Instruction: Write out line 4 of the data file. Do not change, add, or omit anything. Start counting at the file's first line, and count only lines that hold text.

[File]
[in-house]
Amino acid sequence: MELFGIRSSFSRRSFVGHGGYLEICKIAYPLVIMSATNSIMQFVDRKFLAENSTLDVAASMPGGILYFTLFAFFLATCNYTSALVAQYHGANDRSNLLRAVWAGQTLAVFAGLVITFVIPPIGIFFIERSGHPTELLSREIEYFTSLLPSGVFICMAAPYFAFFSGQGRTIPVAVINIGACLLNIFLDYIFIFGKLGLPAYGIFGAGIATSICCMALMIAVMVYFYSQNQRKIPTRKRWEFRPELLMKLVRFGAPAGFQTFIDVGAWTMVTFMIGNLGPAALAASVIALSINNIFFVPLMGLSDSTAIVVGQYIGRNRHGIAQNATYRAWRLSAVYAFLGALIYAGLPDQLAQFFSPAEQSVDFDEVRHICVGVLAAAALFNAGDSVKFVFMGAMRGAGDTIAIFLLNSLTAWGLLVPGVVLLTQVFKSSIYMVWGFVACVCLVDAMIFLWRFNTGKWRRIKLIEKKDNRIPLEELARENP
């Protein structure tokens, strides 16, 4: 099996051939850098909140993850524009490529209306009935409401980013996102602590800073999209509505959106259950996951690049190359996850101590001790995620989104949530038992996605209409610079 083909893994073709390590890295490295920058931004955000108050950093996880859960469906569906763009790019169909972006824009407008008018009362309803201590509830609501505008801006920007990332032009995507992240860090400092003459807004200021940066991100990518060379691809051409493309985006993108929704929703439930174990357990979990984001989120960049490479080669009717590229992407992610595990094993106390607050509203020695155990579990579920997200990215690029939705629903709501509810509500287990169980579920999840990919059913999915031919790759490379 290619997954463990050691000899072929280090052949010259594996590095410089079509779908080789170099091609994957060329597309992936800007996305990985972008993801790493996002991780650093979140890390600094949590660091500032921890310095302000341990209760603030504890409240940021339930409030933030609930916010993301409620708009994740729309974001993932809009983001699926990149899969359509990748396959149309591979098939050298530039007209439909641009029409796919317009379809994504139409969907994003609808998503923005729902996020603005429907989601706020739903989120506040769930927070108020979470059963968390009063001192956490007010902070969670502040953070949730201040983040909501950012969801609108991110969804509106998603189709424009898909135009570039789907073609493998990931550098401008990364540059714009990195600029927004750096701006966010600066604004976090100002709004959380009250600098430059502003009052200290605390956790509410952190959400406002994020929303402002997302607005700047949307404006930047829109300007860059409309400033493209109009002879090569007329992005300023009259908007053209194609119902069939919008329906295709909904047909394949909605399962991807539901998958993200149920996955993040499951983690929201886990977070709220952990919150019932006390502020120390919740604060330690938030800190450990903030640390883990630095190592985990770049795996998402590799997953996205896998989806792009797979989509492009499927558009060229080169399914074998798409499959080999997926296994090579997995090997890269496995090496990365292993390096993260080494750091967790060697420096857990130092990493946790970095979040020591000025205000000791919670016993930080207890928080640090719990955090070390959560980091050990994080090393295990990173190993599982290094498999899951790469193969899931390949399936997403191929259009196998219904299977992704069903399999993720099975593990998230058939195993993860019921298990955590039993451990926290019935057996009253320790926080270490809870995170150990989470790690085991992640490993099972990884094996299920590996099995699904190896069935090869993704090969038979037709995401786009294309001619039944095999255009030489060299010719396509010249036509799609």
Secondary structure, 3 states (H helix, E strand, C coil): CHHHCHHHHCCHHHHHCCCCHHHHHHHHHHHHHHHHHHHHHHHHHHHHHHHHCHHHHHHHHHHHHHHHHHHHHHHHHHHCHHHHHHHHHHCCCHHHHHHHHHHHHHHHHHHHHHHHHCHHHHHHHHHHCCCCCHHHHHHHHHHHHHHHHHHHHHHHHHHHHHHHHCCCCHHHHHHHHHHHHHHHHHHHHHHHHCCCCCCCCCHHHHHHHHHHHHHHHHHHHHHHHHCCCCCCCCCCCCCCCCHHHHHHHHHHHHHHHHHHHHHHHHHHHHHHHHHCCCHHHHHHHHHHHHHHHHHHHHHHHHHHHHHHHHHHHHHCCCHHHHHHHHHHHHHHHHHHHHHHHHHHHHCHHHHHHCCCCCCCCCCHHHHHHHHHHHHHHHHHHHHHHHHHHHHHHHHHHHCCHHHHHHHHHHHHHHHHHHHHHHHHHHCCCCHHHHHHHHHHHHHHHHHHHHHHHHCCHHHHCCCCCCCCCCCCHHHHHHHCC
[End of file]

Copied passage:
Secondary structure, 3 states (H helix, E strand, C coil): CHHHCHHHHCCHHHHHCCCCHHHHHHHHHHHHHHHHHHHHHHHHHHHHHHHHCHHHHHHHHHHHHHHHHHHHHHHHHHHCHHHHHHHHHHCCCHHHHHHHHHHHHHHHHHHHHHHHHCHHHHHHHHHHCCCCCHHHHHHHHHHHHHHHHHHHHHHHHHHHHHHHHCCCCHHHHHHHHHHHHHHHHHHHHHHHHCCCCCCCCCHHHHHHHHHHHHHHHHHHHHHHHHCCCCCCCCCCCCCCCCHHHHHHHHHHHHHHHHHHHHHHHHHHHHHHHHHCCCHHHHHHHHHHHHHHHHHHHHHHHHHHHHHHHHHHHHHCCCHHHHHHHHHHHHHHHHHHHHHHHHHHHHCHHHHHHCCCCCCCCCCHHHHHHHHHHHHHHHHHHHHHHHHHHHHHHHHHHHCCHHHHHHHHHHHHHHHHHHHHHHHHHHCCCCHHHHHHHHHHHHHHHHHHHHHHHHCCHHHHCCCCCCCCCCCCHHHHHHHCC